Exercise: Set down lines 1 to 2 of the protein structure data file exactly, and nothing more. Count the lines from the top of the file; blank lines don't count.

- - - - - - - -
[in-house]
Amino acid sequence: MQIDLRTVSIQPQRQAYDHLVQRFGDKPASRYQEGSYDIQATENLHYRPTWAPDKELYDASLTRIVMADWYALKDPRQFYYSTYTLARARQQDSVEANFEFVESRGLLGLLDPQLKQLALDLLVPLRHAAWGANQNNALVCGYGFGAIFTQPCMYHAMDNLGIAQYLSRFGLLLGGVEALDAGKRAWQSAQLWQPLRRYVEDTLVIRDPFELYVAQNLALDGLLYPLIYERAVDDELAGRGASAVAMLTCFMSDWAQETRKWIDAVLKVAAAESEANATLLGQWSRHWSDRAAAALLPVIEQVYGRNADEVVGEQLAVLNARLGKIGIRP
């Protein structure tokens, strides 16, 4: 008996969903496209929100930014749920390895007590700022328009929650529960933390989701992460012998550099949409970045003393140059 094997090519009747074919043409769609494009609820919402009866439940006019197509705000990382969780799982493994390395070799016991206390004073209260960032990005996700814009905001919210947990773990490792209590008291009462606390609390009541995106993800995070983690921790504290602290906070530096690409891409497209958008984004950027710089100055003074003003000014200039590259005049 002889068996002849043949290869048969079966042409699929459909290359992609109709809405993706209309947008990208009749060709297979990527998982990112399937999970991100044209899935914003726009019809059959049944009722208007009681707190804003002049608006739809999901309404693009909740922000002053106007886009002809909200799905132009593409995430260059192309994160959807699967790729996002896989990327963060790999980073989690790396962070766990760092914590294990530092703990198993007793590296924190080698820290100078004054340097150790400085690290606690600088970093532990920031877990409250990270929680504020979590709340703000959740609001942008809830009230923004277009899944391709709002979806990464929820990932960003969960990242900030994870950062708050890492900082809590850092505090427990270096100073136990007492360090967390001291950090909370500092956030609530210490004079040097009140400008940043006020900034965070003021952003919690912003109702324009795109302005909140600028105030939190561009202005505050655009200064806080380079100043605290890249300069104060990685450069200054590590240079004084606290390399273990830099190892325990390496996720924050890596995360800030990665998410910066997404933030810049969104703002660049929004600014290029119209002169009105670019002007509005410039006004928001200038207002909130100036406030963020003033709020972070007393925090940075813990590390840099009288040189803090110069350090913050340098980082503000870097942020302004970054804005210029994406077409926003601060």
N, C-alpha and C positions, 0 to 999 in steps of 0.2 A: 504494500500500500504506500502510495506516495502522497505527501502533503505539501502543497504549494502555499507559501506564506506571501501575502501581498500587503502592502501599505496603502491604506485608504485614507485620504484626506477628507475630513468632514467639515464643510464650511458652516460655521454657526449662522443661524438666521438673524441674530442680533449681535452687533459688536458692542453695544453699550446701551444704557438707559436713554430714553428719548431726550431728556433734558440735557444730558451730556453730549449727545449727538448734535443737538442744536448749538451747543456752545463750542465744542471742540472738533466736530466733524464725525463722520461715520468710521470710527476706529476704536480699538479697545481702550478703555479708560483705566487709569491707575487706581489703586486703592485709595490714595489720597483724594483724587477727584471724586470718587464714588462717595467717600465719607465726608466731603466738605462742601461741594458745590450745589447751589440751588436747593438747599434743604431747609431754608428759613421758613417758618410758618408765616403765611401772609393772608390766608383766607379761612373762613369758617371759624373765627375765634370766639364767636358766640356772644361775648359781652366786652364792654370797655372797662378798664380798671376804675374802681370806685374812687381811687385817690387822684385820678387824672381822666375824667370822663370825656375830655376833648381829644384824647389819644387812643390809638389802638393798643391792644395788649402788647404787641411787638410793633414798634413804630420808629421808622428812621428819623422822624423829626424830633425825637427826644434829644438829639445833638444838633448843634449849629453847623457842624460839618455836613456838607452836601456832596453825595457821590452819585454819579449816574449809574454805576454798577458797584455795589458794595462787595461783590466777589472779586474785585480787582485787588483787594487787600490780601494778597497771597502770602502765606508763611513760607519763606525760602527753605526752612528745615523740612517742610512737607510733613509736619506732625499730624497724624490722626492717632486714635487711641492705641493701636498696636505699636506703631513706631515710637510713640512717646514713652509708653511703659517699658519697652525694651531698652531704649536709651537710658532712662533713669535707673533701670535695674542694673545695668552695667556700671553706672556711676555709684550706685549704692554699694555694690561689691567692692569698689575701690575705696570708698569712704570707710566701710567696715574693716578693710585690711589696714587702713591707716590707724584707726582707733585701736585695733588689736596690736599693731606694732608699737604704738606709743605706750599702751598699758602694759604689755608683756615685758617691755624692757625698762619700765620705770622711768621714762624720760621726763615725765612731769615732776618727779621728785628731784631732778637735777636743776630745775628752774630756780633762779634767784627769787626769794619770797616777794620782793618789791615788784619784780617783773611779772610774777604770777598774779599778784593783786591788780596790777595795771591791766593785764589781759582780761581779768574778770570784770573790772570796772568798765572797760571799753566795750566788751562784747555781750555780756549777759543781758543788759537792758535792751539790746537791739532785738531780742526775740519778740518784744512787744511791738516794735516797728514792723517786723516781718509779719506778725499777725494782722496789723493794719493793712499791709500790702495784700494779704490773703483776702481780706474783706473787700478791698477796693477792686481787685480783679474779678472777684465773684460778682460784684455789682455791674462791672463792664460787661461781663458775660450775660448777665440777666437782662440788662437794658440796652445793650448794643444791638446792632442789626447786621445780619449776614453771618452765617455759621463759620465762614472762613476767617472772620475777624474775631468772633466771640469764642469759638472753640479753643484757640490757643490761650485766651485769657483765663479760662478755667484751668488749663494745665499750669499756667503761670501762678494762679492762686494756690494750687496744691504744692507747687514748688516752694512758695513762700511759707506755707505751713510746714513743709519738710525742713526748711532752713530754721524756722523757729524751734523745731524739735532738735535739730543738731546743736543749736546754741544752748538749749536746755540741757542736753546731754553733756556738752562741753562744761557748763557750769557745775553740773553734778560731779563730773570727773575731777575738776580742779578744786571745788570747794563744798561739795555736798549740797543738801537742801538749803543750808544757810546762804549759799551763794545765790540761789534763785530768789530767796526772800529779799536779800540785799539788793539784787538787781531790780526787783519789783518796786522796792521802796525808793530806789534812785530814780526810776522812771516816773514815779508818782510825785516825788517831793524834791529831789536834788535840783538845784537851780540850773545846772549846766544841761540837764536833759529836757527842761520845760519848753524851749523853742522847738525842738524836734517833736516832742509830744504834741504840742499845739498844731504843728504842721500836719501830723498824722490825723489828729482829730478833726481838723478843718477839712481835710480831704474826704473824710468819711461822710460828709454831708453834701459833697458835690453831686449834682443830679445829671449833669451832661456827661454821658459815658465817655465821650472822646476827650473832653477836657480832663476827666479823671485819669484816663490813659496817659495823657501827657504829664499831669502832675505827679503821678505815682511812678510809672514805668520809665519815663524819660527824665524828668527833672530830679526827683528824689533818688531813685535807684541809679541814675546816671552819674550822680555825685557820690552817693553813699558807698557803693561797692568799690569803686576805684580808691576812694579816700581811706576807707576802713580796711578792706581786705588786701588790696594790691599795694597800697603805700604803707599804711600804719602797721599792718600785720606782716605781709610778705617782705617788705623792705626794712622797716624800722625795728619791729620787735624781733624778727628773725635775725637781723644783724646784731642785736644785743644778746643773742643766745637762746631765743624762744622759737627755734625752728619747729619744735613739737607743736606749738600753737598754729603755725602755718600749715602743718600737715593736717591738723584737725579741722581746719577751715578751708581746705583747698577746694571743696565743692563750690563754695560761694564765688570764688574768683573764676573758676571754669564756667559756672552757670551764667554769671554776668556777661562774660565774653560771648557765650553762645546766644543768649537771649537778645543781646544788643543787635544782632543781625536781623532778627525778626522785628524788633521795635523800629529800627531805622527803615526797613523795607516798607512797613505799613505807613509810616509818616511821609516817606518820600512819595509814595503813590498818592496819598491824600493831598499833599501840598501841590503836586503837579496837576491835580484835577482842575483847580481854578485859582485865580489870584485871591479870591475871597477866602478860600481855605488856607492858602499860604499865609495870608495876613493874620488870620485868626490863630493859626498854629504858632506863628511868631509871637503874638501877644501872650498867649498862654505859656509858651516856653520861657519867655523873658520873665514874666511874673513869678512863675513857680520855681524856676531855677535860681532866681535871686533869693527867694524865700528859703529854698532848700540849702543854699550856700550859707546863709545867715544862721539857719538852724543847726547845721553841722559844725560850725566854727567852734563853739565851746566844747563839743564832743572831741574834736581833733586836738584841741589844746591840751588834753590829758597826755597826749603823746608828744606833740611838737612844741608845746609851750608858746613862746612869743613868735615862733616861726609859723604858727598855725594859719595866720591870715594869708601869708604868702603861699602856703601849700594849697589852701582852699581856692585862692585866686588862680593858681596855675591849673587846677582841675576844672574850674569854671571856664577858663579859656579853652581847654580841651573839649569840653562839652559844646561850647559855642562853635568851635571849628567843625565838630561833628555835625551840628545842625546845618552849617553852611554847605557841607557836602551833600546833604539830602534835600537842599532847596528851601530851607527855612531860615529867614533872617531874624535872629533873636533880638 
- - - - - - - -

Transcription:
[in-house]
Amino acid sequence: MQIDLRTVSIQPQRQAYDHLVQRFGDKPASRYQEGSYDIQATENLHYRPTWAPDKELYDASLTRIVMADWYALKDPRQFYYSTYTLARARQQDSVEANFEFVESRGLLGLLDPQLKQLALDLLVPLRHAAWGANQNNALVCGYGFGAIFTQPCMYHAMDNLGIAQYLSRFGLLLGGVEALDAGKRAWQSAQLWQPLRRYVEDTLVIRDPFELYVAQNLALDGLLYPLIYERAVDDELAGRGASAVAMLTCFMSDWAQETRKWIDAVLKVAAAESEANATLLGQWSRHWSDRAAAALLPVIEQVYGRNADEVVGEQLAVLNARLGKIGIRP